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Acoustics in Retail Environments WhitePaper

Acoustics in Retail Environments WhitePaper

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While visual aesthetics are usually the priority, acoustics and sound, particularly music, plays a crucial and integral part in the creation of the retail experience. This paper summarises research and introduces relevant acoustic parameters.
While visual aesthetics are usually the priority, acoustics and sound, particularly music, plays a crucial and integral part in the creation of the retail experience. This paper summarises research and introduces relevant acoustic parameters.

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Categories:Types, Research
Published by: Saint-Gobain Ecophon (UK) on May 23, 2013
Copyright:Attribution Non-commercial

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05/23/2013

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Acc  a c 21 c a 
T rl f austis i lig iras ustmr dwll tims
 
C
1. Introduction2. What is noise?3. Where does noise come from?4. The retail acoustic experience who it affects
>
The customer
 
>
The employee
 
>
Sales
5. It’s not just about sound, it’s about sounding right6. Zoning in on different ambiences7. Customer dwell time8. Getting acoustics right in retail through sound absorption9. Conclusions10. References
ecophon:
ACoustiC design And Control in 21st Century retAil environments
 
ecophon:
ACoustiC design And Control in 21st Century retAil environments
1
ic
 A vast number of companies operate in retail spacesin high streets, shopping malls, out of town retail parks,mixed-use complexes and airports. While their inventories vary from fashion to furniture to food, retailers usually have one thing in common; they are passionate aboutmaking their outlets the stand-out destinations wherepeople love to shop.
So how do retailers create that customer-compelling uniqueness?Many invest heavily in the physical design, t-out and reurbishmento their stores. They also need to address the reality that attractingthe online-savvy 21st century shopper over the threshold is becomingincreasingly complex.With the continuing rise o online shopping and a shit in customerexpectations o what the store experience should be, retailers arending they need to oer a more multi-sensory experienceto shoppers.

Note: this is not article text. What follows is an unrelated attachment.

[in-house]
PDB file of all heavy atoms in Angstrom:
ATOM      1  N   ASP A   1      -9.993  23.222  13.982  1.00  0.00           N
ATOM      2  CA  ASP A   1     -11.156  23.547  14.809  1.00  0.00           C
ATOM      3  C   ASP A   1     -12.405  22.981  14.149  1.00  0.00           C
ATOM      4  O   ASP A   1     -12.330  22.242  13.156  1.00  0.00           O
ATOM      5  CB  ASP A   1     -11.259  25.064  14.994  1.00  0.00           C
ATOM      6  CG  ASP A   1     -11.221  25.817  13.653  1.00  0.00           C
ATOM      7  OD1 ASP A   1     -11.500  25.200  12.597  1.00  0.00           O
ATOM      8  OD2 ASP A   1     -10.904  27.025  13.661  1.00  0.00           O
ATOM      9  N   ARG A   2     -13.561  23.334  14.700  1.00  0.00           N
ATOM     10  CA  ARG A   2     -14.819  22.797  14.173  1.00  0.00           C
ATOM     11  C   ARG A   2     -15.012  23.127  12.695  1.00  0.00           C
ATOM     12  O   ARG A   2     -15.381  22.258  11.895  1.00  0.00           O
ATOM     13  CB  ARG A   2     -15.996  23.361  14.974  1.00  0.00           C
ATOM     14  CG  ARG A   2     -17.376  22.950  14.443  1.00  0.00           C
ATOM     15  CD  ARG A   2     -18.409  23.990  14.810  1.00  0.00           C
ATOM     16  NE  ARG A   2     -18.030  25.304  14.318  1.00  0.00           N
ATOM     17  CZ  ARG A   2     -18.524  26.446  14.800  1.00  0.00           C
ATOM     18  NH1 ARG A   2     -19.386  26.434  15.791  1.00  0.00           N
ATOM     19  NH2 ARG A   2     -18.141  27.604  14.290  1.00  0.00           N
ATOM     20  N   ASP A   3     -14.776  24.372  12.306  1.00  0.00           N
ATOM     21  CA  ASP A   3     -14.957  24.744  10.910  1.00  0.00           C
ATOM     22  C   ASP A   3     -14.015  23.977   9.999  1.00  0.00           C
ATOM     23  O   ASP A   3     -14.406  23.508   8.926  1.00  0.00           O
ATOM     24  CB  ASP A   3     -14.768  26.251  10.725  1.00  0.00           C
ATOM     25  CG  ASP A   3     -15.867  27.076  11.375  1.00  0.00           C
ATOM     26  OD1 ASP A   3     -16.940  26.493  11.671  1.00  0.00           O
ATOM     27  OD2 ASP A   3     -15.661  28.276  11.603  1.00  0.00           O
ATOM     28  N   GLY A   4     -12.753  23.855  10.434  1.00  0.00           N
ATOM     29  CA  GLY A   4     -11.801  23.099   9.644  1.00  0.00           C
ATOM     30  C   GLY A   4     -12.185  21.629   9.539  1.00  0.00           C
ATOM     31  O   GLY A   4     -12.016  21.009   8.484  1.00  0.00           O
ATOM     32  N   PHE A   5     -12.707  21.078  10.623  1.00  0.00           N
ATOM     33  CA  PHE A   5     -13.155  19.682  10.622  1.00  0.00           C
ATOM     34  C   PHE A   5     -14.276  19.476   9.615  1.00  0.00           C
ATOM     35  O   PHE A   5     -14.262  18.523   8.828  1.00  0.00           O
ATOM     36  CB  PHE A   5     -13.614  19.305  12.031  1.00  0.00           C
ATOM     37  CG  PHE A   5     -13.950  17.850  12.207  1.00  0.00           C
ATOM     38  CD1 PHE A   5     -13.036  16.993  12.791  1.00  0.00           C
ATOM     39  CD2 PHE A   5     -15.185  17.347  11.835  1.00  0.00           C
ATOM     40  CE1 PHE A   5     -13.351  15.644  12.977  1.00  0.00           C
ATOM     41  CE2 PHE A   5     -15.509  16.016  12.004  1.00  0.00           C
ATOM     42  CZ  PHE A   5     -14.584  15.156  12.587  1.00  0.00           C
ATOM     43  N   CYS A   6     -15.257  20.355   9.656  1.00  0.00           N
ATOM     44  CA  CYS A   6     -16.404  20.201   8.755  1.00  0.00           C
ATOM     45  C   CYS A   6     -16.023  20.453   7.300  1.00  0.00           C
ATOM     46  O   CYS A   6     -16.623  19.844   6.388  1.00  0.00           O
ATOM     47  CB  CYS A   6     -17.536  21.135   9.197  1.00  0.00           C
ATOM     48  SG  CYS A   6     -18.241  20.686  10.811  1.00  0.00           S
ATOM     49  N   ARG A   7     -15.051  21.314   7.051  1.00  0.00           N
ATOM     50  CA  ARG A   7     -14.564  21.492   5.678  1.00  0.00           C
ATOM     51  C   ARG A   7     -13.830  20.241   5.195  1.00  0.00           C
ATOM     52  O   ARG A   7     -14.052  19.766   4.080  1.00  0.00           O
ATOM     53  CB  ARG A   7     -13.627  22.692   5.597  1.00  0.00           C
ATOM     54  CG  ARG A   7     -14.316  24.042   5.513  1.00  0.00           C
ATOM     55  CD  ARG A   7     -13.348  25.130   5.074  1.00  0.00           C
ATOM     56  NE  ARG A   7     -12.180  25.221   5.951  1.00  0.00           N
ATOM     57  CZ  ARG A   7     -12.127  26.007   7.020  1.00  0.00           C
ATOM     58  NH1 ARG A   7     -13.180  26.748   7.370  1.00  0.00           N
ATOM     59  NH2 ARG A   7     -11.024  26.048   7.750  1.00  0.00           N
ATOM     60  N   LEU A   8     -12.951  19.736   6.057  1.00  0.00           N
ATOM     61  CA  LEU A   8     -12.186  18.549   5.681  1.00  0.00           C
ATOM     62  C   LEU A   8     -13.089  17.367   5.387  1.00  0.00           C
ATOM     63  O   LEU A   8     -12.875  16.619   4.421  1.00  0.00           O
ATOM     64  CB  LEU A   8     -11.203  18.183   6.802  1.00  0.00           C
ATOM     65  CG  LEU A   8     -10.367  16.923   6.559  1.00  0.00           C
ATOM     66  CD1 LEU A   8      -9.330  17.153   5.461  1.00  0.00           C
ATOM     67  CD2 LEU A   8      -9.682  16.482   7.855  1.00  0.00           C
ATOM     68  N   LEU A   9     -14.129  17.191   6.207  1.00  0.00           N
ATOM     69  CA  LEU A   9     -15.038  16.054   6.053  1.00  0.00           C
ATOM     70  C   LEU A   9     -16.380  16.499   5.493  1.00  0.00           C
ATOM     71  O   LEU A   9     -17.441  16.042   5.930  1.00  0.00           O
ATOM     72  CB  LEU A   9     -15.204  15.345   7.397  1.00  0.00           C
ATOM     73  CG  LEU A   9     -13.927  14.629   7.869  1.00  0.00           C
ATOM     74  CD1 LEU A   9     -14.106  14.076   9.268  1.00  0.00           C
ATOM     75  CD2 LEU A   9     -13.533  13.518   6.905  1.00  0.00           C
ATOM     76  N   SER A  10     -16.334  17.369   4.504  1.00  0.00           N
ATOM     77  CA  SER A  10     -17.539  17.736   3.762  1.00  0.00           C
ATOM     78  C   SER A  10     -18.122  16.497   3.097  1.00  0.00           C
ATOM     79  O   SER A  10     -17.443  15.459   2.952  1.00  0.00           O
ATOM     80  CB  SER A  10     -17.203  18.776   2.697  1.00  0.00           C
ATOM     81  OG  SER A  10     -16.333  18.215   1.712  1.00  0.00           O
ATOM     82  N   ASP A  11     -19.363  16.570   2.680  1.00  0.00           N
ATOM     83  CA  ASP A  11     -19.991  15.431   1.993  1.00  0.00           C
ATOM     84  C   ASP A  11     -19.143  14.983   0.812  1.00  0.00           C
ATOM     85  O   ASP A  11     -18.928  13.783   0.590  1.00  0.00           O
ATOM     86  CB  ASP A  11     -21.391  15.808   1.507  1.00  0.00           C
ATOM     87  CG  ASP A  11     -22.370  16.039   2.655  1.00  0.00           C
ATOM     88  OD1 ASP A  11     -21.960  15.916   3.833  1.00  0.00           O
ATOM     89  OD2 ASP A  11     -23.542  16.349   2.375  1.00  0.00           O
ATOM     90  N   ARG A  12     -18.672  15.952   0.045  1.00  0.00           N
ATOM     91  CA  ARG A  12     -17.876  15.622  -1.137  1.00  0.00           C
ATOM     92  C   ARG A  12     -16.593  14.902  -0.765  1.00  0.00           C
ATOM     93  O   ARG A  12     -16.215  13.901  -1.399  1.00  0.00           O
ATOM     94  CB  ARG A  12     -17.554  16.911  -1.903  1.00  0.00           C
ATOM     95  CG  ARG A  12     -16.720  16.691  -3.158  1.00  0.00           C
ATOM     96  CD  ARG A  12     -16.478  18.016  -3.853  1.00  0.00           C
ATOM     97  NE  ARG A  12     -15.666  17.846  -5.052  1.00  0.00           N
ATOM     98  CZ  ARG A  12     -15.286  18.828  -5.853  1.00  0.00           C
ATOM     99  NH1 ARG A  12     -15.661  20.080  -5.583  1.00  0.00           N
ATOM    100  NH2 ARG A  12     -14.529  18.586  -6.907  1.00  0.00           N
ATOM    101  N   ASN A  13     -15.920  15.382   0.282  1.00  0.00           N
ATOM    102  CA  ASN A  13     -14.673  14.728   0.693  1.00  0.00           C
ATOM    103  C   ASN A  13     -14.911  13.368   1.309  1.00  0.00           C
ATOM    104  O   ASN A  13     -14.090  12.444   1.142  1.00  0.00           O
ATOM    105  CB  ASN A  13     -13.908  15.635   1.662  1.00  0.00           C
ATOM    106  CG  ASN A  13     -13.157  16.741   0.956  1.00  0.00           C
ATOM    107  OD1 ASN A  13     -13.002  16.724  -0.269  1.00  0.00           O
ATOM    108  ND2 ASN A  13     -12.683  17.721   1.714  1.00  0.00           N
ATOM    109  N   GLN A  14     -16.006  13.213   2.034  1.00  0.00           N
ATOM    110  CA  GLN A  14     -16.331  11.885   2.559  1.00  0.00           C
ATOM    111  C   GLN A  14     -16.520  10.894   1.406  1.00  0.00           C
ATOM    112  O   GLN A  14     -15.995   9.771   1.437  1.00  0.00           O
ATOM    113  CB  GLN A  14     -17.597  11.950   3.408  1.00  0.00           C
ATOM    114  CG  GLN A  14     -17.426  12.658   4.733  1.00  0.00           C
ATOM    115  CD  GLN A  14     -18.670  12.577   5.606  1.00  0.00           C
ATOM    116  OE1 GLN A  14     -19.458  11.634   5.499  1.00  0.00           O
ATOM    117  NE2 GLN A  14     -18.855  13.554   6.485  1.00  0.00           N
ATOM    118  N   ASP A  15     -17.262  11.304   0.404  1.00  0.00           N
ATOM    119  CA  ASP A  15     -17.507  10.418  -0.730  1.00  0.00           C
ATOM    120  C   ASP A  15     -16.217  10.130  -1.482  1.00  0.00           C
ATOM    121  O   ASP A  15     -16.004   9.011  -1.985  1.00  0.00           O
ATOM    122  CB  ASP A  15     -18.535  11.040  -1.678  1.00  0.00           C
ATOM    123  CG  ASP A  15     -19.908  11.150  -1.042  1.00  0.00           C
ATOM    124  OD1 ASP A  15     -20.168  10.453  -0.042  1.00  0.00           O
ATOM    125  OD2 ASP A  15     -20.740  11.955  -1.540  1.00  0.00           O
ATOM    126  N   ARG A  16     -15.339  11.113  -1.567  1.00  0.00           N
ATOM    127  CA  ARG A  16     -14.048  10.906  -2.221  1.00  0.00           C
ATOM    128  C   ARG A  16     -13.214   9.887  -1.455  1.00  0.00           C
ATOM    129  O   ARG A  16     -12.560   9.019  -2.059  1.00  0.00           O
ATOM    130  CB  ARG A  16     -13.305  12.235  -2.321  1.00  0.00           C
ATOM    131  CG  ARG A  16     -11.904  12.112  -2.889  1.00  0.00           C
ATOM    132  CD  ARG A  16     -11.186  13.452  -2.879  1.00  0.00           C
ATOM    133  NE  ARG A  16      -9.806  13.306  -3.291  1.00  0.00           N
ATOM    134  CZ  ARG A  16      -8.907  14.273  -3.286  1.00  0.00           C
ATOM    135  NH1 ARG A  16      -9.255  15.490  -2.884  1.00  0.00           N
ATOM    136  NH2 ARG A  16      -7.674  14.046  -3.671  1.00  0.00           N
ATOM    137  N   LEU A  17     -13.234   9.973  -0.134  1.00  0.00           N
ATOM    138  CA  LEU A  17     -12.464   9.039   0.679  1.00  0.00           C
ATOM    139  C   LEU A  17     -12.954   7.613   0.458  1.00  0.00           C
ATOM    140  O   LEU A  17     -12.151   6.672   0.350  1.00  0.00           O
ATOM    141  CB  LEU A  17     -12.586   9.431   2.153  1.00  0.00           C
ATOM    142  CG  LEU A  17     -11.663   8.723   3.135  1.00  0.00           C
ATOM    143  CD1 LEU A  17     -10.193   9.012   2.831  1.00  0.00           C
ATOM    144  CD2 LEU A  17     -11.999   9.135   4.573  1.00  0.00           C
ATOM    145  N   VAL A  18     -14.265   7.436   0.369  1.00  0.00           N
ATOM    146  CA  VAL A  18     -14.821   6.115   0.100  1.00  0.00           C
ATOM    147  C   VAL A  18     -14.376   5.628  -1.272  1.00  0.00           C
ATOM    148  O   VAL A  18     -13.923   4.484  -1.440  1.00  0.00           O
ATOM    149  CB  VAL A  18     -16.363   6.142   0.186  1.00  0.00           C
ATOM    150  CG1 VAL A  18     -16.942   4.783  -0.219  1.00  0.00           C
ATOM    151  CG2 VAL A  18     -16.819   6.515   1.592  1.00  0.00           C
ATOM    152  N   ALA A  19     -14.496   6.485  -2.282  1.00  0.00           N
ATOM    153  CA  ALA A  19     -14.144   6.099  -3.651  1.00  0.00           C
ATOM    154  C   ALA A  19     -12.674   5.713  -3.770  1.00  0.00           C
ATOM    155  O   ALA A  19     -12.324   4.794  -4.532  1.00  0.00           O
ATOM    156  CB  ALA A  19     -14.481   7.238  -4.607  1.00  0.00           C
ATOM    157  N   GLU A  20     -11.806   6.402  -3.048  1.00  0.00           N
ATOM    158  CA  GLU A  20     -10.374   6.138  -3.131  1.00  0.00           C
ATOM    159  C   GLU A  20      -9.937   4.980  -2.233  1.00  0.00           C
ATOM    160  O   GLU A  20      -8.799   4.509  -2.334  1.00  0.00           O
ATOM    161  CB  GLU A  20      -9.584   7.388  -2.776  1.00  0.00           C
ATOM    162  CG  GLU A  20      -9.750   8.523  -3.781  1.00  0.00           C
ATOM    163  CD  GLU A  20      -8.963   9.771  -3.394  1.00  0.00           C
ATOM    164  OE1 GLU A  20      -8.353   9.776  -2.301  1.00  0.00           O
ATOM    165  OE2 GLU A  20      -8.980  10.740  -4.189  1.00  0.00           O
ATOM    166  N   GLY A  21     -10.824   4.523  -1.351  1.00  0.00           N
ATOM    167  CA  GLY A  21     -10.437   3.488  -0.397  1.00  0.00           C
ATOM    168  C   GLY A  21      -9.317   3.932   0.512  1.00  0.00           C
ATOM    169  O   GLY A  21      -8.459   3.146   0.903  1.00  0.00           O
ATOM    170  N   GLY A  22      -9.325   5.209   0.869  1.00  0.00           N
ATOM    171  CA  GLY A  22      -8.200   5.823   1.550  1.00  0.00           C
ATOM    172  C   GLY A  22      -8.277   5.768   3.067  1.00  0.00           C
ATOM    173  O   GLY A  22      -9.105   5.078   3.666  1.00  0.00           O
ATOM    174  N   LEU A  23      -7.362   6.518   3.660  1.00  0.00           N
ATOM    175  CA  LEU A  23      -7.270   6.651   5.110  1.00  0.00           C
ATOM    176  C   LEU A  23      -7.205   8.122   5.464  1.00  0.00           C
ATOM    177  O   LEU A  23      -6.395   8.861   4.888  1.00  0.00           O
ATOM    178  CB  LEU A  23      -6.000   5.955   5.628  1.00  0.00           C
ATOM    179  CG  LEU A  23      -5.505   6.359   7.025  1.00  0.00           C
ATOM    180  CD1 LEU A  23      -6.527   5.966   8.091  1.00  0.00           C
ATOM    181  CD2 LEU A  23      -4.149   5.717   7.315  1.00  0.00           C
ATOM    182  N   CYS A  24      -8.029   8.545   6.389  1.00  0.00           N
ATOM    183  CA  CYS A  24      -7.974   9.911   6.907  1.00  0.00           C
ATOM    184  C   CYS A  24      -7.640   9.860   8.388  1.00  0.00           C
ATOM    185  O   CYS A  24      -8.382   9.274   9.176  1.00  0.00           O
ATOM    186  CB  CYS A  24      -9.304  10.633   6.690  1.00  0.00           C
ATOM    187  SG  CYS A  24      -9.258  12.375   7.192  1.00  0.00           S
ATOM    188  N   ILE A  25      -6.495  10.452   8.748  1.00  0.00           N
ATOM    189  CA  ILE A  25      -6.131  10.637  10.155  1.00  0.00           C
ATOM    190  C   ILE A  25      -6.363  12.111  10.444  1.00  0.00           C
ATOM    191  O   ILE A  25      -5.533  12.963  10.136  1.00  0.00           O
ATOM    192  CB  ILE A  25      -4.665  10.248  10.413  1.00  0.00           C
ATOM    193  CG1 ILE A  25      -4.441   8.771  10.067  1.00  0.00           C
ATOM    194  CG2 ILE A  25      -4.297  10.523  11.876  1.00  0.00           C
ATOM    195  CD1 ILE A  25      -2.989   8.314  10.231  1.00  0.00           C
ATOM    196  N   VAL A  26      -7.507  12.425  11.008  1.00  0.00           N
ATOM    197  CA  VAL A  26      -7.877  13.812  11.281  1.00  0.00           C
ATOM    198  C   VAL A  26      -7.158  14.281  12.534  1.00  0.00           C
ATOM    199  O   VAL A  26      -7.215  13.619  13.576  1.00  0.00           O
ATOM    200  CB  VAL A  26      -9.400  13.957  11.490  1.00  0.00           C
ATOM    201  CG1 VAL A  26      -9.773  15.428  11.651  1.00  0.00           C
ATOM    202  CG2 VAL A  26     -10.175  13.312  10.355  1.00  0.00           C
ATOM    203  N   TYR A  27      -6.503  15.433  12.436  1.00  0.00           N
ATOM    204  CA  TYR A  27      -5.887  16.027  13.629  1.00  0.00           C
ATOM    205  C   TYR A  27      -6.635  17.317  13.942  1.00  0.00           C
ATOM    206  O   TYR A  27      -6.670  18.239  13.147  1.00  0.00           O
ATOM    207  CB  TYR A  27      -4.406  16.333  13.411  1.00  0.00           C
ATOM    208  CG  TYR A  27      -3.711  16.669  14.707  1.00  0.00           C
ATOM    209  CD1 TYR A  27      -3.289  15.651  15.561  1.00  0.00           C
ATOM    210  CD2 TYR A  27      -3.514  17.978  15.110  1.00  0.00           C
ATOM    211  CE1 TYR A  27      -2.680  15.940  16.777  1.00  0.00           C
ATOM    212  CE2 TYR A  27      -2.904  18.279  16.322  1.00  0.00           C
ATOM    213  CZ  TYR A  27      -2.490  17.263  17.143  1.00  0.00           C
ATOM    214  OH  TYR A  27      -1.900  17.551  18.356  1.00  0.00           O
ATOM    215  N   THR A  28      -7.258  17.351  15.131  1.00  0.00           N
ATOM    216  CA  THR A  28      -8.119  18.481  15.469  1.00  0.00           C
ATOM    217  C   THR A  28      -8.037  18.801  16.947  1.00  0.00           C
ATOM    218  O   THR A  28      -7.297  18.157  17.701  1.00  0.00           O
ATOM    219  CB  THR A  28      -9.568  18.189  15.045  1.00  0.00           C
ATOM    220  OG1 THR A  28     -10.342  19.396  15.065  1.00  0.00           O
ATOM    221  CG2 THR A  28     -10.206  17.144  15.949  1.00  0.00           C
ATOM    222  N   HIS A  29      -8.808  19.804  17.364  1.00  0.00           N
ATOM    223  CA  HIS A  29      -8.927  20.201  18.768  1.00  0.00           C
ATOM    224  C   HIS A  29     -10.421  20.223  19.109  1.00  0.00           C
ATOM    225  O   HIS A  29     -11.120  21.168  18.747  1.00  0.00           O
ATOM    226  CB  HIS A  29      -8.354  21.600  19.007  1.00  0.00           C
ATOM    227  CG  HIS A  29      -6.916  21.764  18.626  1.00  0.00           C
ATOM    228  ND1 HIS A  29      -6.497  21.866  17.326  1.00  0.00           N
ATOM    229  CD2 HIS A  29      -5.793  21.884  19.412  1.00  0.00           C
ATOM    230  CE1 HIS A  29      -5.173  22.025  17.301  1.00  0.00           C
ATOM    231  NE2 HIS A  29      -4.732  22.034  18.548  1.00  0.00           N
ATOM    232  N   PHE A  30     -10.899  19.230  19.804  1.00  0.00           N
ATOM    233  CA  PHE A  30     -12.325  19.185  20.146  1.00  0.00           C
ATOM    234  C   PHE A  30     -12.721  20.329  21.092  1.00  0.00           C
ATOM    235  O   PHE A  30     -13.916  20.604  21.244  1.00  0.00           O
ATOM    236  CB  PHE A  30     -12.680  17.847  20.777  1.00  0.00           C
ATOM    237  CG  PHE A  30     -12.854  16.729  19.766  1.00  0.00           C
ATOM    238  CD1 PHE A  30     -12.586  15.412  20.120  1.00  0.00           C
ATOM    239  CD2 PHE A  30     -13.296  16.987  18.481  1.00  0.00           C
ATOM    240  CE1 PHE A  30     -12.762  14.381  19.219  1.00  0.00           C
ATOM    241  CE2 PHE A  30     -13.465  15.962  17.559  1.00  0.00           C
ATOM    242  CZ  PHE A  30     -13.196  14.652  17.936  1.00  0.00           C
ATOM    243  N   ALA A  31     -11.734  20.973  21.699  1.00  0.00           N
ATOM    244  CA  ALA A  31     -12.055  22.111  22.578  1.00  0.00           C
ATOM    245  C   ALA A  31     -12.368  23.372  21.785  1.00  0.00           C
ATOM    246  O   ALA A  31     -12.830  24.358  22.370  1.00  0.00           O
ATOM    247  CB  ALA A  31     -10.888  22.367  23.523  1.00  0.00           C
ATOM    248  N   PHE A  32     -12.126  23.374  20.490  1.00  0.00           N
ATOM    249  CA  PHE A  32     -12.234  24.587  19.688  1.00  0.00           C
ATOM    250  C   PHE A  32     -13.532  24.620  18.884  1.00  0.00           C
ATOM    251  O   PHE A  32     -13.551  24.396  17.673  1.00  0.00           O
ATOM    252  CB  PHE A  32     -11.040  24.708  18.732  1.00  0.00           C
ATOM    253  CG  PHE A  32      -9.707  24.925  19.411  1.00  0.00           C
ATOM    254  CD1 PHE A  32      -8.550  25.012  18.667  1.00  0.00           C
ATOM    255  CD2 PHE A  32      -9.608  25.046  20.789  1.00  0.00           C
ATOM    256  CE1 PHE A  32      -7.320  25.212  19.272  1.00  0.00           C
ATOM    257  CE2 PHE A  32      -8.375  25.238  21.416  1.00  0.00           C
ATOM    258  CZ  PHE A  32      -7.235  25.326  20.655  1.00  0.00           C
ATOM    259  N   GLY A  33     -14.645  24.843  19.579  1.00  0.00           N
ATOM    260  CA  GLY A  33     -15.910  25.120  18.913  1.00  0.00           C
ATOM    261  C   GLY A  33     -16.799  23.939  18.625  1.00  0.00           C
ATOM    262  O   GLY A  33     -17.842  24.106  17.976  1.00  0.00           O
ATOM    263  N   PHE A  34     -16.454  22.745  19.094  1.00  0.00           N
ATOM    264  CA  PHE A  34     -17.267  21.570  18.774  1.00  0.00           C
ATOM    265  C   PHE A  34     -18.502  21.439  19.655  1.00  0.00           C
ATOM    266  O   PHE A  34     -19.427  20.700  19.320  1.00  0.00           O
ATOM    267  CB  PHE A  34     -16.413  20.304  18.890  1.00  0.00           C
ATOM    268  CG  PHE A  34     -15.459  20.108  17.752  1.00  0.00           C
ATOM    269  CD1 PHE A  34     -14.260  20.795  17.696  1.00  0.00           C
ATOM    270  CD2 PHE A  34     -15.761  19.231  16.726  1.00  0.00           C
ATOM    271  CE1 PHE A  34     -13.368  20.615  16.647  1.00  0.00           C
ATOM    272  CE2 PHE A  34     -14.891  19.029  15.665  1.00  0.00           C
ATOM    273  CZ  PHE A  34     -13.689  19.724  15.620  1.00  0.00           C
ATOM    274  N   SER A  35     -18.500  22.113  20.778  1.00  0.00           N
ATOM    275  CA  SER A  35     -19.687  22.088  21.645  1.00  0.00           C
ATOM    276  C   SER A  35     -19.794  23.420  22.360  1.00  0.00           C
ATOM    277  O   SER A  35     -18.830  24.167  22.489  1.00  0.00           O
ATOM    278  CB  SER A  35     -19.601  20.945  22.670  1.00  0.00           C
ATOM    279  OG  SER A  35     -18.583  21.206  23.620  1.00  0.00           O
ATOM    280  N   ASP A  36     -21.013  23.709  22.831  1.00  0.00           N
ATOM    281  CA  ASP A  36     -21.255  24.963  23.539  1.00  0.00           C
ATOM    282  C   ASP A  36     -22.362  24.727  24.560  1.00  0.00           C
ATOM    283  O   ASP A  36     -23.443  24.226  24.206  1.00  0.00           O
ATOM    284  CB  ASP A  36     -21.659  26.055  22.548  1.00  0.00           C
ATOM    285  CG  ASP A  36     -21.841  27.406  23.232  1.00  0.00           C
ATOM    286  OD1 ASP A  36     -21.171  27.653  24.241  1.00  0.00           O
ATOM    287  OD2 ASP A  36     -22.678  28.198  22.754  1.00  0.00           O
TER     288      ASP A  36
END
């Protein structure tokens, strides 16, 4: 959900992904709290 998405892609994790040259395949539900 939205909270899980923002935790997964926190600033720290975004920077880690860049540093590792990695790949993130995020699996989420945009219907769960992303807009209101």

While visual aesthetics are usually the priority, acoustics andsound, particularly music, plays a crucial and integral part inthe creation o this retail experience.
So retailers turn to the power o acoustics to create their audio logo,reinorce their brand, keep customers in-store longer, infuence salesand even motivate shop-foor employees.It all seems so easy. However,compared to other, usuallymore visual, aspects o design,ar less consideration is givento how this music, or any otherstore-generated sounds, arelikely to be received or heardby customers, as well as theireects on shop sta. And that’swhere retailers can becomeunstuck as it’s not only musicthat makes up the sound o theretail experience. Other store-generated sounds are likely tobe unwanted and may include rerigerators, ventilation plant andelectrical equipment.This paper will address the need or acoustic control in the designo retail outlets and how a comortable aural experience might beachieved to help increase customer dwell times.
Store-generated sounds are likely to be unwanted
Julian Treasure
 
Sound expertand Chairman o The SoundAgency
Most retail sound is inappropriate,accidental and evenhostile and has adramatic eect onsales.
 2
Helen Gavin
 
The University o Hudderseld
Music plays an important role in consumerism, not  just the multi-million pound industry it represents inits own right, but the increasing use o it in shops,bars, and restaurants, where it is intended to havebenecial eects on customers and their likelihood to spend. Consumer behaviour does appear to bemanipulated and infuenced by the presence o music. This is a recognised nding in early researchin the area and has become an established “known” in the retail trade.
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